The Influence of Edgar Allan Poe on Bob Dylan



by Larry Fyffe

The ghostly poetry of Gothic Romanticist Edgar Allan Poe howls in the songs of Bob Dylan, in songs that depict psychological forces demonic and dark in conflict with those godly and light. In the poems of Edgar Allan Poe, there’s often a male individual tormented by memories of a young and innocent female companion gone.

Like Annabella Lee in her sepulchre by the sea, a personal paradise lost that is so traumatic it leads to dreams filled with images of hell:

Ah, dream too bright to last
Ah, starry hope!; that didst arise
But to be overcast ….
And all my days are trances
And all my nightly dreams
Are where thy gray eye glances
And where thy footstep gleams –
In what ethereal dances
By what eternal stream
(Poe: To One In Paradise)

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Bob Dylan reads The raven (E.A. Poe)


This article shows how the poetry and prose of Edgar Allan Poe (1809-1849) cast a long shadow over the work of America’s greatest living songwriter, Bob Dylan (1941-). The work of both artists straddles the dividing-line between ‘high’ and ‘mass’ culture by pertaining to both: read through Poe, Dylan’s work may be seen as a significant manifestation of American Gothic. It is further suggested, in the context of nineteenthcentury and contemporary debates on alleged ‘plagiarism’, that the textual strategy of ‘embedded’ quotation, as employed by both Poe and Dylan, points up the need today for an open and inclusive model of intertextuality.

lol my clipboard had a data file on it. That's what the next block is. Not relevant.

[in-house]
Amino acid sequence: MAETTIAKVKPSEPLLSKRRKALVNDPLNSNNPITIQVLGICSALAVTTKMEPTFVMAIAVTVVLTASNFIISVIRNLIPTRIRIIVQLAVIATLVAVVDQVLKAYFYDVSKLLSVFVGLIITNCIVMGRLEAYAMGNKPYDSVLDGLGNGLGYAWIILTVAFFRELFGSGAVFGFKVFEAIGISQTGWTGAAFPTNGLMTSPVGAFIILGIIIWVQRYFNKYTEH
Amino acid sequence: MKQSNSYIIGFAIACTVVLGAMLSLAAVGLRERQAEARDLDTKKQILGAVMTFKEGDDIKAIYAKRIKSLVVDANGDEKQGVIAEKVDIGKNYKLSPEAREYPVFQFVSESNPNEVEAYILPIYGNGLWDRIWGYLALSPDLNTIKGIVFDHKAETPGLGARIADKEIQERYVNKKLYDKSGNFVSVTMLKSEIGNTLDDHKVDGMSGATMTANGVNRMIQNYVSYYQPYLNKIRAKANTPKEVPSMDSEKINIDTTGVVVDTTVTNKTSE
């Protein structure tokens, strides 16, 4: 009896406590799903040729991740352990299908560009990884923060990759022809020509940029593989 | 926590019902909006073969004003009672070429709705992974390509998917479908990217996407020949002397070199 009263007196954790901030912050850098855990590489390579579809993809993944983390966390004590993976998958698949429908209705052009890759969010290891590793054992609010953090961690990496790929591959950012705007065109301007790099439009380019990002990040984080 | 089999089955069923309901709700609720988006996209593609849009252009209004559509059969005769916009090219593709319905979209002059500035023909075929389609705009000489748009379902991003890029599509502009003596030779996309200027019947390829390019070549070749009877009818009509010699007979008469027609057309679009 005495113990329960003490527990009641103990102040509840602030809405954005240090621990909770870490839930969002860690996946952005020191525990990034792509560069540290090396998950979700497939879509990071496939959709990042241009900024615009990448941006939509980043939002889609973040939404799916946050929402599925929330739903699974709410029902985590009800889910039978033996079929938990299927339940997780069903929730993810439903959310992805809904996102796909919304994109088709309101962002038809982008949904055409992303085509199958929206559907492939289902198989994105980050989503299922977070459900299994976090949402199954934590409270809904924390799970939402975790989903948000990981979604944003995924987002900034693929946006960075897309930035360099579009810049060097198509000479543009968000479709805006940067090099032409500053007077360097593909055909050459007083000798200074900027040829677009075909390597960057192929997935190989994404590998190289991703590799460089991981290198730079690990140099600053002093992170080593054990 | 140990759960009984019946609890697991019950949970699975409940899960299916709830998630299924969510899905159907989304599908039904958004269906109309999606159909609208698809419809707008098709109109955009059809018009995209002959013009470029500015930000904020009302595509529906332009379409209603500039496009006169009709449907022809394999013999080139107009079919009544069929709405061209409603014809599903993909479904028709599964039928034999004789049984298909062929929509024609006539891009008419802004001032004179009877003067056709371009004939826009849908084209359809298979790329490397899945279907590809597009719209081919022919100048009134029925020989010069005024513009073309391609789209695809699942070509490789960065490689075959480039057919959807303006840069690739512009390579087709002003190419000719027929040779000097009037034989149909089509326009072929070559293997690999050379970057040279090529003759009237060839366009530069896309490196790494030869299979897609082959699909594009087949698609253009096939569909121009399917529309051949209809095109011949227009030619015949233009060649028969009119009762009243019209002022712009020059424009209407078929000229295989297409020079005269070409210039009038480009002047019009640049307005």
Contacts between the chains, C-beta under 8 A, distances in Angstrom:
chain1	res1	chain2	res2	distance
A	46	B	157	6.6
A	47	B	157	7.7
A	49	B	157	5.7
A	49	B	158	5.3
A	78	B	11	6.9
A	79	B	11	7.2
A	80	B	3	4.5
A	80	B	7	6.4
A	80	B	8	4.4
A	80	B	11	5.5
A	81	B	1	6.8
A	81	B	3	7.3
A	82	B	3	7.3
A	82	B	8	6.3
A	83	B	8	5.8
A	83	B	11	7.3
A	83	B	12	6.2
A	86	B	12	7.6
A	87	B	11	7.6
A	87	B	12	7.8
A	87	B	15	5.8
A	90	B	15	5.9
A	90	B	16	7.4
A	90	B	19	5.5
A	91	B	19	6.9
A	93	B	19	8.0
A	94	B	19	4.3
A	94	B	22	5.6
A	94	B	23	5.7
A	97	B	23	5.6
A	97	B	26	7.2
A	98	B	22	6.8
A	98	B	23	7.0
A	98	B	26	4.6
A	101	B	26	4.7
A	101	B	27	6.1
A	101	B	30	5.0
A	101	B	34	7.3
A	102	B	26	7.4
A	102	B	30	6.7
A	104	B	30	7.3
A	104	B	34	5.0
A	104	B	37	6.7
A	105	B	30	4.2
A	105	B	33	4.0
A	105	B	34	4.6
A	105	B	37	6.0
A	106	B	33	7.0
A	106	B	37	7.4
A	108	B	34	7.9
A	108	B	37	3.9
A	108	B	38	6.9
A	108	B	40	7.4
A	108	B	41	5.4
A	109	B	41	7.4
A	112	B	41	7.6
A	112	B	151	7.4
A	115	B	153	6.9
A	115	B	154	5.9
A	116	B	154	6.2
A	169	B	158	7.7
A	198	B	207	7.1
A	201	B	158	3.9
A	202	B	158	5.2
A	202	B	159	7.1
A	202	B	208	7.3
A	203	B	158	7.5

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Poe is in Dylan’s song lyrics, too, and of all the writers Dylan’s used in his work, all the influences lurking there, Poe (along with Williams Shakespeare and Blake) is one of the most long-lived and consistent. The references Dylan makes to Poe don’t take an eagle eye to find — they’re in very plain view. “My love she’s like some raven /At my window with a broken wing,” (“Love Minus Zero/No Limit,” 1965); “Don’t put on any airs when you’re down on Rue Morgue Avenue” (“Just Like Tom Thumb’s Blues,” also 1965)



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Here is the entry on him in The Bob Dylan Encyclopedia – the revised version in the paperback published last October – suggesting that his influence on Dylan has been a mixed blessing, but in which the good has outweighed the not-so. This entry also discusses Dylan’s very funny book Tarantula:



Haunting the album’s intertextual aisles is the ghost of Edgar Allan Poe, whom I have discovered there no less than three times! The opening track, « Duquesne Whistle » (co-written by Dylan with Robert Hunter) has the phrase « at my chamber door », which, like the title track’s « nameless here for evermore », comes direct from Poe’s celebrated poem « The Raven » (as earlier referenced by Dylan in 1965’s « Love Minus Zero / No Limit »). It is worth noting that Poe’s poem itself includes the word « tempest » twice, and the song « Tempest » mourns the Titanic’s dead in a lament – « Sixteen hundred had gone to rest / The good, the bad, the rich, the poor / The loveliest and the best » – that recalls another poem by Poe, « The City in the Sea » (« Where the good and the bad and the worst and the best / Have gone to their eternal rest »). Poe’s own interest in Shakespeare’s “The Tempest”, besides, is clear from his borrowing of its protagonist’s name, Prospero, for his story “The Masque of the Red Death”. 

Bob Dylan: Just Like Tom Thumb’s Blues

Many commentators have cited possible literary references, although they seem to be something of a stretch. “Rue Morgue Avenue” could be a reference to the Edgar Allan Poe story, The Murders in the Rue Morgue. Rimbaud refers to himself as “Tom Thumb in a daze” in his poem, “My Bohemian Life (Fantasy)”. The poem, however, has little in common with the song, although it does have a guy playing a “lyre”, which is sorta like a guitar.

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